Article Lead Image

‘Staff Room’ webseries tries to show us the secret lives of teachers

See teachers as you’ve never seen them before.


Tom Harrington


When you think about the people you know who became teachers, you may shudder just little, especially if they weren’t the judicious, level-headed, authority-minded kind of people that you’d want to see guiding your children through a crucial stage of their development. In some cases, your teacher friends may be people you wouldn’t trust with your plants while you were away.

But as long as you’re friends with one teacher, you’ll undoubtedly think back on the stern, stentorian figures who were instrumental in your own development. You’ll ask yourself: Was this what your teachers were like when they were younger?  

A new British webseries called Staff Room won’t answer all your questions about teachers, but its depiction of them—swimming in career uncertainty, booze, and relationship failure—will make you want to hop in a time machine, set it for high school, and snoop around the faculty lounge for gossip.  

Staff Room, written and directed by its two stars, Adam Brown and Ryan McDermott, is hardly revelatory in its premise, nor is it particularly funny. Sure, there are some deft call-backs, but these are cancelled out by a glut of predictable punchlines. Yet to its credit, Staff Room brings in Brian Capron to play the principal. Capron is best known in Britain for playing a serial killer on EastEnders, and he brings an infectiously pleasing ignorance to the job of school principal.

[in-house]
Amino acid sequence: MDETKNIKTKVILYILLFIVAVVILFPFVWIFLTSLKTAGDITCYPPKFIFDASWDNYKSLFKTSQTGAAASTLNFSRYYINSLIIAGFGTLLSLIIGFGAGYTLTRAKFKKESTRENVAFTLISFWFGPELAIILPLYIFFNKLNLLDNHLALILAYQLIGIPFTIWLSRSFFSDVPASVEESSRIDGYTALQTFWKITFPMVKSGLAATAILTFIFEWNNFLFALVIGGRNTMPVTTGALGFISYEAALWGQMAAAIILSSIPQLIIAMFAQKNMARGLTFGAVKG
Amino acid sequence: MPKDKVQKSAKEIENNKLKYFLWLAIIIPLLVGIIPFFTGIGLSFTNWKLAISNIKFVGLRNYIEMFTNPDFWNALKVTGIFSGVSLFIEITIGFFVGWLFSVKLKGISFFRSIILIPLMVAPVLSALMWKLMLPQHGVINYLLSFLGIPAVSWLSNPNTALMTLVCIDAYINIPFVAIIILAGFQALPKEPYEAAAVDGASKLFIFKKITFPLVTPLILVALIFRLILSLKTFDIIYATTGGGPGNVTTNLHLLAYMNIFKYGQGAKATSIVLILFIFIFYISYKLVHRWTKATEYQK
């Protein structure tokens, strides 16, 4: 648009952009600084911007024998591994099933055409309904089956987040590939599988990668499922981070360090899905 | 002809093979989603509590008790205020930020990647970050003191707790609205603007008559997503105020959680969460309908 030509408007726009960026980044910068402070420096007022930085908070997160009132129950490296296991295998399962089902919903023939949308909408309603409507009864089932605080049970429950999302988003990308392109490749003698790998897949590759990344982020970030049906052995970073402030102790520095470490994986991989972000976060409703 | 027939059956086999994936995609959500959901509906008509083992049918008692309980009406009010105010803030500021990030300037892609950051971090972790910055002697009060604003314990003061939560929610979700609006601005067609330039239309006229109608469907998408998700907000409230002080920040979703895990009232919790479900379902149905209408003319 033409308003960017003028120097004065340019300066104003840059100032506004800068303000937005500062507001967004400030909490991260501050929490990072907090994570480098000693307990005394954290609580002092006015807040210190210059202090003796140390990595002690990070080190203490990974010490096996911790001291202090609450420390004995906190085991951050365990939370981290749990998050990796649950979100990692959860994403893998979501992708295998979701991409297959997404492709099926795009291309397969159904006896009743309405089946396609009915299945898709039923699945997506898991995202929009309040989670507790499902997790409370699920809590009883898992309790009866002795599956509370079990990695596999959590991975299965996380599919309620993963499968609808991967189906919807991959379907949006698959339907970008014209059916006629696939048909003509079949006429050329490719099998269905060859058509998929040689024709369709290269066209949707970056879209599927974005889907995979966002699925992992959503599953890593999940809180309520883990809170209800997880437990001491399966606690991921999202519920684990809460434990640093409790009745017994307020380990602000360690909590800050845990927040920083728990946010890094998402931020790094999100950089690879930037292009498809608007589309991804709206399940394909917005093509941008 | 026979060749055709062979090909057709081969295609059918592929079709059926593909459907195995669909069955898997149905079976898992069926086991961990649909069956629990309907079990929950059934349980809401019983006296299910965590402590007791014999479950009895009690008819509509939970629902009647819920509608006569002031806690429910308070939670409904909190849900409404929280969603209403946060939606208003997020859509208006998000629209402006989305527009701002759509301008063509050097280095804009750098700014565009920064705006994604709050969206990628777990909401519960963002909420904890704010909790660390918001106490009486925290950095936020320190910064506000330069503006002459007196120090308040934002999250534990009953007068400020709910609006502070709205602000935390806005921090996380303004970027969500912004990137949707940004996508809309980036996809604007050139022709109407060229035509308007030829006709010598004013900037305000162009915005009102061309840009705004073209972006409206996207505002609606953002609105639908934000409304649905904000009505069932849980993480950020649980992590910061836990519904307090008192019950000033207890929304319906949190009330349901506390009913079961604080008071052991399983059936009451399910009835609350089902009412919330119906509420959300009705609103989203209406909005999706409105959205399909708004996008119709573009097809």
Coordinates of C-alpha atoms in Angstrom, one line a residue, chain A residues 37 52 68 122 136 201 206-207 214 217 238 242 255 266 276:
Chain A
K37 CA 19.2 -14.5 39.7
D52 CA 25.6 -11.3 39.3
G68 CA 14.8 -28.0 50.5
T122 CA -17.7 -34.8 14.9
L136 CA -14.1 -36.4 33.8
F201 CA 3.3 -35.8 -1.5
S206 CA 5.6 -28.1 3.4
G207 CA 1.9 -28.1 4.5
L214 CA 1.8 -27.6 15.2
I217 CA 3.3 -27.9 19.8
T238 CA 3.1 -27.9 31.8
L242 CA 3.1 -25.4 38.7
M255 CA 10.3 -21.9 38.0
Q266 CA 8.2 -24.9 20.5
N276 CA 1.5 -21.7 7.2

What’s interesting about Staff Room is that the schoolchildren for whom everyone toils are never spoken of, let alone seen. Kids often imagine that following each class period, their teachers leave the classroom and retreat to the break room to talk about their students. What else, frankly, would they have to talk about? Kids see teachers as remarkably boring people who have only their students as common ground. But the teachers from Staff Room have relationships—however dysfunctional—and they treat their profession as a regular job rather than the undeniable calling that some people suggest teaching to be.

That this version of teachers never occurs to so many students says a lot about our younger, self-obsessed selves. Only after watching this series do things like math teachers retreating to the computer room begin to make sense. If Staff Room is to be believed, below the guarded professional guises lurk a seething tangle of immorality. It’s enough to make one feel sad about missing it all.  

Despite all this, Staff Room isn’t the comedy that it wants to be. It’s hard enough to get noticed when your writing is razor sharp. This series raises a host of interesting questions about our childhoods, but thanks to its tired dialog and flat acting, it mostly inspires apathy.

Screengrab via Wildseed Comedy/YouTube

Share this article

*First Published:

The Daily Dot